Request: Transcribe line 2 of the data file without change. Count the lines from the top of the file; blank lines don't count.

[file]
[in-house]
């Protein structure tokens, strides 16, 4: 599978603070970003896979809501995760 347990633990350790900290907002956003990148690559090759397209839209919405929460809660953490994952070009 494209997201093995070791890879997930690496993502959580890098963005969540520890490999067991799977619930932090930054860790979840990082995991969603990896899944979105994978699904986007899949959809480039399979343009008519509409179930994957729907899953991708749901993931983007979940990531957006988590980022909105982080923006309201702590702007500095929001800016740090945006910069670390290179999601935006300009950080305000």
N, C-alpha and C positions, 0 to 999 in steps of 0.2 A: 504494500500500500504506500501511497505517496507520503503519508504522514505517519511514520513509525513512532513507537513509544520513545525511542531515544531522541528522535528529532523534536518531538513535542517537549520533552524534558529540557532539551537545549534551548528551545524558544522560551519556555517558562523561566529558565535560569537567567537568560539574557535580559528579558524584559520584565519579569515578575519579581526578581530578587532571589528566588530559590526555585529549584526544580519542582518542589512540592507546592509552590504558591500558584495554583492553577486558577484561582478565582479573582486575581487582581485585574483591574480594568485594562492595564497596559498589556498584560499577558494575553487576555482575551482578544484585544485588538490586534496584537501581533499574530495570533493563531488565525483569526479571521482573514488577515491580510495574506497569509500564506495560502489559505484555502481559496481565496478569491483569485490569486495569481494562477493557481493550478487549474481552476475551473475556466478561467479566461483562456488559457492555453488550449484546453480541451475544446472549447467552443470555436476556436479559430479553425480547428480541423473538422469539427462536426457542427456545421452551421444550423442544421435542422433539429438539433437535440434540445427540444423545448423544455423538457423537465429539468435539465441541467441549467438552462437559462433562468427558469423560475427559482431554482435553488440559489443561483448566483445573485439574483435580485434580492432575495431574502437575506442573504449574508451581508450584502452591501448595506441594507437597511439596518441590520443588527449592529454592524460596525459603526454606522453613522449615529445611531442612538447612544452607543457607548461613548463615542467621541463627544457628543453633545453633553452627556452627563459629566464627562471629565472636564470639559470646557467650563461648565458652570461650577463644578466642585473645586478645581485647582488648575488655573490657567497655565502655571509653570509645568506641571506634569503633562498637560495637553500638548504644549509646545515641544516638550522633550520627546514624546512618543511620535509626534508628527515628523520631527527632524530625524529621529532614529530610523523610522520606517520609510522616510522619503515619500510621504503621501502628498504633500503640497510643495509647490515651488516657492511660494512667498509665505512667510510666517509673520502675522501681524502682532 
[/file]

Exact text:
């Protein structure tokens, strides 16, 4: 599978603070970003896979809501995760 347990633990350790900290907002956003990148690559090759397209839209919405929460809660953490994952070009 494209997201093995070791890879997930690496993502959580890098963005969540520890490999067991799977619930932090930054860790979840990082995991969603990896899944979105994978699904986007899949959809480039399979343009008519509409179930994957729907899953991708749901993931983007979940990531957006988590980022909105982080923006309201702590702007500095929001800016740090945006910069670390290179999601935006300009950080305000």